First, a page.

The authors of the new hypothesis offer two case studies to illustrate their idea. The first example is of a heroin user who controls their cravings during the day but gives in to their desires at night, according on the study.
The second scenario depicts a college student who is experiencing sleeplessness, as he or she feels a sense of hopelessness, loneliness, and despair with each passing sleepless night.
In both cases, the outcome is inevitable. Suicidal thoughts and self-harm are prevalent at night. In fact, a study suggests that there is a three-fold increased risk of suicide between midnight and 6:00 am when compared to other times of day.
So why is it that we are more prone to negative thoughts and actions at night?
There are a few theories. One is that our body’s natural circadian rhythms play a role. The National Sleep Foundation explains that our bodies release melatonin, a hormone that makes us feel sleepy, around 9:00 pm.
According to a study in 2020, nocturnal wakefulness is a suicide risk factor "possibly owing to circadian rhythms' misalignment."
"Suicide, which previously was unimaginable, becomes a means of escape from loneliness and suffering, and before the consequences of suicide are considered, the student has acquired the materials and is prepared to act at a time when no one is awake to prevent them," according to the 'Mind After Midnight' hypothesis's authors.
People are also more inclined to use illicit or hazardous drugs at night. According to research conducted at a supervised drug consumption center in Brazil in 2020, there was a 4.7-fold increased risk of opioid overdose at night.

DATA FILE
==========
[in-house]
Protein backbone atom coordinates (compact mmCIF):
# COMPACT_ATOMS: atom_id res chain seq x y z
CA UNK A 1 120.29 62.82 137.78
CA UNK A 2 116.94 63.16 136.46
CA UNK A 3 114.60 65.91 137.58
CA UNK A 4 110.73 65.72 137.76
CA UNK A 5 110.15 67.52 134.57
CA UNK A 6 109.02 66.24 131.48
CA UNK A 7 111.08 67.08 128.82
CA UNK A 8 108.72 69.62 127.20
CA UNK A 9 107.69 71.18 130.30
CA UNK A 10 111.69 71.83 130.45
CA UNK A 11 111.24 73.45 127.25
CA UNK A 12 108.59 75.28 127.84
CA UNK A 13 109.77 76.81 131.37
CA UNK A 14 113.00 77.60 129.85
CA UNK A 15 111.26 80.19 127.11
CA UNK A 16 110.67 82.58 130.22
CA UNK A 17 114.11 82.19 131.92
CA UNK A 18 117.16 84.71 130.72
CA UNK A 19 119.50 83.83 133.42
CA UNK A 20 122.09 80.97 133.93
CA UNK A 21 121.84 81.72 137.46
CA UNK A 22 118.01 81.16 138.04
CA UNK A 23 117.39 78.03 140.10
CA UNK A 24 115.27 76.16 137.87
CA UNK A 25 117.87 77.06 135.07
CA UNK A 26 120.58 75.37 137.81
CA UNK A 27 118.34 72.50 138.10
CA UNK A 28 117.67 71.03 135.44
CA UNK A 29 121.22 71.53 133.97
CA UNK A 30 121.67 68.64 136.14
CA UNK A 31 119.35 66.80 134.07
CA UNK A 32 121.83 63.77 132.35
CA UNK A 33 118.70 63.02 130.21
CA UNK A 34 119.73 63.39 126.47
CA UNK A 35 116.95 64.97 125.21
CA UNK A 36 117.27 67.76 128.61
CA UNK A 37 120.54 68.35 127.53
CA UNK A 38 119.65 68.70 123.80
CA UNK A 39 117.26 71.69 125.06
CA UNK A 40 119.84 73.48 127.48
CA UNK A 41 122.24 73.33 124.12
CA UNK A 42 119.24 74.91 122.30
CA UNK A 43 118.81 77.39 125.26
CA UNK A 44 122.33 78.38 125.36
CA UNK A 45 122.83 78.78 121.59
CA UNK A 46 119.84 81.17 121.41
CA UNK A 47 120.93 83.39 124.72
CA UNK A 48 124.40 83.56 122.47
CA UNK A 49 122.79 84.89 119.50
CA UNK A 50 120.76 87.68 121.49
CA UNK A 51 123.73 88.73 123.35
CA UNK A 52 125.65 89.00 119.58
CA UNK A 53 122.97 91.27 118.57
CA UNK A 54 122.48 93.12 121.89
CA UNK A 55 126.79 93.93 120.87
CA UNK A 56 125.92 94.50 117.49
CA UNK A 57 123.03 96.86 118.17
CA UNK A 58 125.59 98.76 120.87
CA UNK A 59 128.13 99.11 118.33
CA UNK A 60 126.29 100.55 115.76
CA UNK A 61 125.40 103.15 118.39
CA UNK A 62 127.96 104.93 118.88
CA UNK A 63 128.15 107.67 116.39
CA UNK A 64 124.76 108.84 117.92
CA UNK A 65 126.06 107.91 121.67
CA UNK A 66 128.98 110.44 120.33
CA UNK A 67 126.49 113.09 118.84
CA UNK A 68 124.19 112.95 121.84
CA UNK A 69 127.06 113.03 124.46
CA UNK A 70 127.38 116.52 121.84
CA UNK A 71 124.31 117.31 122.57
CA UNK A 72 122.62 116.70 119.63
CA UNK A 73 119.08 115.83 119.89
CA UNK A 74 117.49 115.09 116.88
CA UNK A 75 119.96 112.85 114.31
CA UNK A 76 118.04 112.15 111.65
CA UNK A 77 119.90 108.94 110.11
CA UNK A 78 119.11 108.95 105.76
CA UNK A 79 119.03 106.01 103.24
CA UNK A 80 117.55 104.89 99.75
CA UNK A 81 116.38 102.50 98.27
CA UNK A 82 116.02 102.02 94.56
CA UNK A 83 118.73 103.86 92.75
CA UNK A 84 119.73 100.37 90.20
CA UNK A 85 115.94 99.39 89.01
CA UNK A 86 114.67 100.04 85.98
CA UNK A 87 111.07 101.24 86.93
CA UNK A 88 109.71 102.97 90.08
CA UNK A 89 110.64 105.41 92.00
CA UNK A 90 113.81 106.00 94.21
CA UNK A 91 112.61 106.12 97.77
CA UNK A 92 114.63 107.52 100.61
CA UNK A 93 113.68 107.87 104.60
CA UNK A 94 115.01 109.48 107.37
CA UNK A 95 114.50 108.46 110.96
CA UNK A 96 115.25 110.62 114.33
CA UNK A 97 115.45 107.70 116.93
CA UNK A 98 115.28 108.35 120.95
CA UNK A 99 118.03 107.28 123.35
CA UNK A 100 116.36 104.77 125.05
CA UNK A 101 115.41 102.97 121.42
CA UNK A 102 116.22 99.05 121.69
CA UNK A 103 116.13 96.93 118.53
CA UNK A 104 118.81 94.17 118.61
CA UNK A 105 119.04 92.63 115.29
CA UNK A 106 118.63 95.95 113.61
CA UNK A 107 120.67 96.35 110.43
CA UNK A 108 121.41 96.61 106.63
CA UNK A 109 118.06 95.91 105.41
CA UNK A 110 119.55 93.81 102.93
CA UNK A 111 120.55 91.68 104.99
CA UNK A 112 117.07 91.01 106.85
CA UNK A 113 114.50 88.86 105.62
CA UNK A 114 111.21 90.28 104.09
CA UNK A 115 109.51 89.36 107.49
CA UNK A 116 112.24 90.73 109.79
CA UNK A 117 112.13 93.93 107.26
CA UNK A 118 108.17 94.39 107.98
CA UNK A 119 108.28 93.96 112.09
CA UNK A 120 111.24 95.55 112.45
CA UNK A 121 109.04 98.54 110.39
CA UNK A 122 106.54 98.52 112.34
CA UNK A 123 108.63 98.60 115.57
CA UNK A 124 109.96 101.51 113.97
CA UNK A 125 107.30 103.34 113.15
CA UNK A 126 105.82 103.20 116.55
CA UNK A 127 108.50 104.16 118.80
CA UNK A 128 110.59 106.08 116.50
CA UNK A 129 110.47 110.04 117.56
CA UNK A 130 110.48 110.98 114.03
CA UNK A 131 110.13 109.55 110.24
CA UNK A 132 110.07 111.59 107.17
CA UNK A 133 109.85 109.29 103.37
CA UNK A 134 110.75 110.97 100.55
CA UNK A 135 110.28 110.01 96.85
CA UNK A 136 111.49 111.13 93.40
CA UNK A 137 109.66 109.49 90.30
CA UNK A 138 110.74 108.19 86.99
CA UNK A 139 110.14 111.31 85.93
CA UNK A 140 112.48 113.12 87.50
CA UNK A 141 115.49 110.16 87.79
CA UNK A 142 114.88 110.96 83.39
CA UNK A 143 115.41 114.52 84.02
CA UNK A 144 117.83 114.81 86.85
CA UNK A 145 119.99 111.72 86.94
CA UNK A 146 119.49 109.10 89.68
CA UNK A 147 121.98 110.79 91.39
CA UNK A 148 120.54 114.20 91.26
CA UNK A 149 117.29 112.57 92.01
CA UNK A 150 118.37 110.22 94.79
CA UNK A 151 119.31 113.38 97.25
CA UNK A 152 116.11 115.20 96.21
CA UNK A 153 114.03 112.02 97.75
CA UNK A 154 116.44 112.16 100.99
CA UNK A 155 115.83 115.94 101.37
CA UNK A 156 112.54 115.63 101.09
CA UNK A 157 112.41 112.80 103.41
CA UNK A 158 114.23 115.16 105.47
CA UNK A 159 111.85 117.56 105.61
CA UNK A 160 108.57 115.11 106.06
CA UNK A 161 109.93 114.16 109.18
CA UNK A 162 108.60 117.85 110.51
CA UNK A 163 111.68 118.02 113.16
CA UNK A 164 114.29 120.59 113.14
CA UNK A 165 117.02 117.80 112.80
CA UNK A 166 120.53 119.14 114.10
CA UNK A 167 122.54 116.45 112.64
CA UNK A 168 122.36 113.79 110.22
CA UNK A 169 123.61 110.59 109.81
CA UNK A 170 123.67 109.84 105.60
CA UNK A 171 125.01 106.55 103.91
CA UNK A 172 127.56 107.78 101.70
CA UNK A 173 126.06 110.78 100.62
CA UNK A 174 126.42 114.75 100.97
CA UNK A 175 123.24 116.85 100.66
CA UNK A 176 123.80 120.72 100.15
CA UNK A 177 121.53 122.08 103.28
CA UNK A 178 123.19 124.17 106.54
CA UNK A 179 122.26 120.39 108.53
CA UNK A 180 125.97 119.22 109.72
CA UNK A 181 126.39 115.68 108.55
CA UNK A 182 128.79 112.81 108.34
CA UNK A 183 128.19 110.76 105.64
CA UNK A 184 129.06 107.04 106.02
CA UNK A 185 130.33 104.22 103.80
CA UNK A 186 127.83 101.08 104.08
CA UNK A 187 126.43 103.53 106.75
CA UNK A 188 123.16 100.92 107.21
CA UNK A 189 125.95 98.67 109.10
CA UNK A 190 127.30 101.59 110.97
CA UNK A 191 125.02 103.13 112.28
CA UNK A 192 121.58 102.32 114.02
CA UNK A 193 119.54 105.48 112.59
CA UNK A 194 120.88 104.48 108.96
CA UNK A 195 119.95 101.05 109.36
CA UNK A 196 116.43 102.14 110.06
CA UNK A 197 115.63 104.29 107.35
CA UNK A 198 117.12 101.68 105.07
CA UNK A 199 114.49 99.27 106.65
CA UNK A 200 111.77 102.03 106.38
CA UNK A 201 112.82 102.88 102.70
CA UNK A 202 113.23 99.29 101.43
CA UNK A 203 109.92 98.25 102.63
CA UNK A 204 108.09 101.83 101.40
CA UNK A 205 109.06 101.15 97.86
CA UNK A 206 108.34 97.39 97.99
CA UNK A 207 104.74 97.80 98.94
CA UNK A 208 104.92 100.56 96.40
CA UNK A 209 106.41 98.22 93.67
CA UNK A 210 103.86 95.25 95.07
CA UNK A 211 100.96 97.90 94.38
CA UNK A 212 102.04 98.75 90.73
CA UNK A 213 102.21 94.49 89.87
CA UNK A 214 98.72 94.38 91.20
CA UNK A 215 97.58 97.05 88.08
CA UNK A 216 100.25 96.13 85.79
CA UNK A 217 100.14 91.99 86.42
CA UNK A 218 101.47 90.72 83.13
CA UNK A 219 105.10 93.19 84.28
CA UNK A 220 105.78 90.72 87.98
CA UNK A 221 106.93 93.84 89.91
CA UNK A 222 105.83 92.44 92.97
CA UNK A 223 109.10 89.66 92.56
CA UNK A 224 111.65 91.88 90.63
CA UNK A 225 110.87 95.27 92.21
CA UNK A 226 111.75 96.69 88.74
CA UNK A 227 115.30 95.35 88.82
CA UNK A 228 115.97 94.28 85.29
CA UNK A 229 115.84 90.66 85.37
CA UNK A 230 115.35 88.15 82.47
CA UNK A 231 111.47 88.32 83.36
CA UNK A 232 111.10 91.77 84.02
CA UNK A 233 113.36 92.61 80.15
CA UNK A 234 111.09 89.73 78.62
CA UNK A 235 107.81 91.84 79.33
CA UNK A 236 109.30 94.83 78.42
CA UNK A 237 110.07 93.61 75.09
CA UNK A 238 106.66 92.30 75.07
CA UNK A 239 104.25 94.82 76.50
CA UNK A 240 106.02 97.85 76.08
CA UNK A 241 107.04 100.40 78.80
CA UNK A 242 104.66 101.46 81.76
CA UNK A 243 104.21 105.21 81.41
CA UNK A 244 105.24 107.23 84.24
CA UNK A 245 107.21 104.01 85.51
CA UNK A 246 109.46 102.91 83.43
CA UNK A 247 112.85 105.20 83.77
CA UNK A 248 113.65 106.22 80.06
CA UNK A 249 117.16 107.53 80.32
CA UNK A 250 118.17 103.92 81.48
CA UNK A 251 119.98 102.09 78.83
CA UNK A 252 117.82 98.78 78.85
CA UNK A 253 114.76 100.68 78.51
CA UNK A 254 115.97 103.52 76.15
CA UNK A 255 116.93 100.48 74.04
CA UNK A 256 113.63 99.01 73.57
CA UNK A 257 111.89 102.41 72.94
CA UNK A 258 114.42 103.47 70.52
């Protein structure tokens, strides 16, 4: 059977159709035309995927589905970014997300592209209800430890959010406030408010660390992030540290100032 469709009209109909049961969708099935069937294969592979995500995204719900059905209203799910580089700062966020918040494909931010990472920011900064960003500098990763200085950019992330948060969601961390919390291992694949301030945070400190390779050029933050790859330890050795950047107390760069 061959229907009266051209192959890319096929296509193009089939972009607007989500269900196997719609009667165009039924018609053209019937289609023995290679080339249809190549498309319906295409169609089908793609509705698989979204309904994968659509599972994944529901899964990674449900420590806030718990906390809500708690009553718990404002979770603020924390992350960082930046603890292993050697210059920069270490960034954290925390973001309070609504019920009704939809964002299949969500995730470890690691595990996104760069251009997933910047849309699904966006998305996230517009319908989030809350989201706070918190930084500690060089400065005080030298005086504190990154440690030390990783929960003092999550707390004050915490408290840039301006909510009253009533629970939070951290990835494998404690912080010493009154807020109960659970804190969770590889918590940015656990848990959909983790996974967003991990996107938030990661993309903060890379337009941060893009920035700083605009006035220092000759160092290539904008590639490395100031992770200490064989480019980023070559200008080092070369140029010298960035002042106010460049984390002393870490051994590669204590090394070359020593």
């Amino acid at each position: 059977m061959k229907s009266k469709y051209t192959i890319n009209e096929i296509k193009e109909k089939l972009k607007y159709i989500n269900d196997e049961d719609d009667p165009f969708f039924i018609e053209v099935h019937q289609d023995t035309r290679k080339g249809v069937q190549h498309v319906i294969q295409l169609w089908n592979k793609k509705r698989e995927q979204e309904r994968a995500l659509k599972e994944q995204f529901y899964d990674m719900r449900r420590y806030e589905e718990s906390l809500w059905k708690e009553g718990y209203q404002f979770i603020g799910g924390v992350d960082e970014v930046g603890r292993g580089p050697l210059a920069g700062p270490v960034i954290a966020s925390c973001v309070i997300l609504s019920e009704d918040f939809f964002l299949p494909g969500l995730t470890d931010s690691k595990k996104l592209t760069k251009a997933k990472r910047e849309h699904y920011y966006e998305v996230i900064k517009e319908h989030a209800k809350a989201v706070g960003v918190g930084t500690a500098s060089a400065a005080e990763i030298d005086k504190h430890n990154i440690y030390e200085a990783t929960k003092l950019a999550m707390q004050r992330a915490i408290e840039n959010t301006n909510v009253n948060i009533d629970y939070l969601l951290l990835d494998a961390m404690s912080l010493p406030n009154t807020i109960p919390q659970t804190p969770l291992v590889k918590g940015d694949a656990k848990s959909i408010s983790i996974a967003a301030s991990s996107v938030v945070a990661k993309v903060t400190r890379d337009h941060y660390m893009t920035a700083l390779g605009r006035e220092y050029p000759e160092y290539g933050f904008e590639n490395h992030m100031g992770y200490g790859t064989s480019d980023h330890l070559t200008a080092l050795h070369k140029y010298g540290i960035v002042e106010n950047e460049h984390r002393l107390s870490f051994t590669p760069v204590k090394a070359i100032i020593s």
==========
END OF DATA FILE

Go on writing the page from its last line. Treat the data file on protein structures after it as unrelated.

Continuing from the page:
Some of these habits might be attributed to sleep debt or the cover that darkness provides, but there may also be night-time neurological changes.
Klerman and her colleagues believe we need to dig deeper into these elements in order to ensure that those most vulnerable to nighttime wakefulness are protected. There have been no studies on how sleep deprivation and circadian timing affect reward processing, according to the authors.
We don't know how shift workers, such as airline pilots or physicians, are dealing with their unusual sleep patterns.
"It's also important to think about people who are naturally night owls," Klerman said.
For a few hours each day, we are completely ignorant about how the human brain functions. The mind at 2 a.m., whether asleep or awake, is an enigma.
The team's findings were published in the journal Science Advances.
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About the Blogger:
April Carson is the daughter of Billy Carson. She received her bachelor's degree in Social Sciences from Jacksonville University, where she was also on the Women's Basketball team. She now has a successful clothing company that specializes in organic baby clothes and other items. Take a look at their most popular fall fashions on bossbabymav.com
To read more of April's blogs, check out her website! She publishes new blogs on a daily basis, including the most helpful mommy advice and baby care tips! Follow on IG @bossbabymav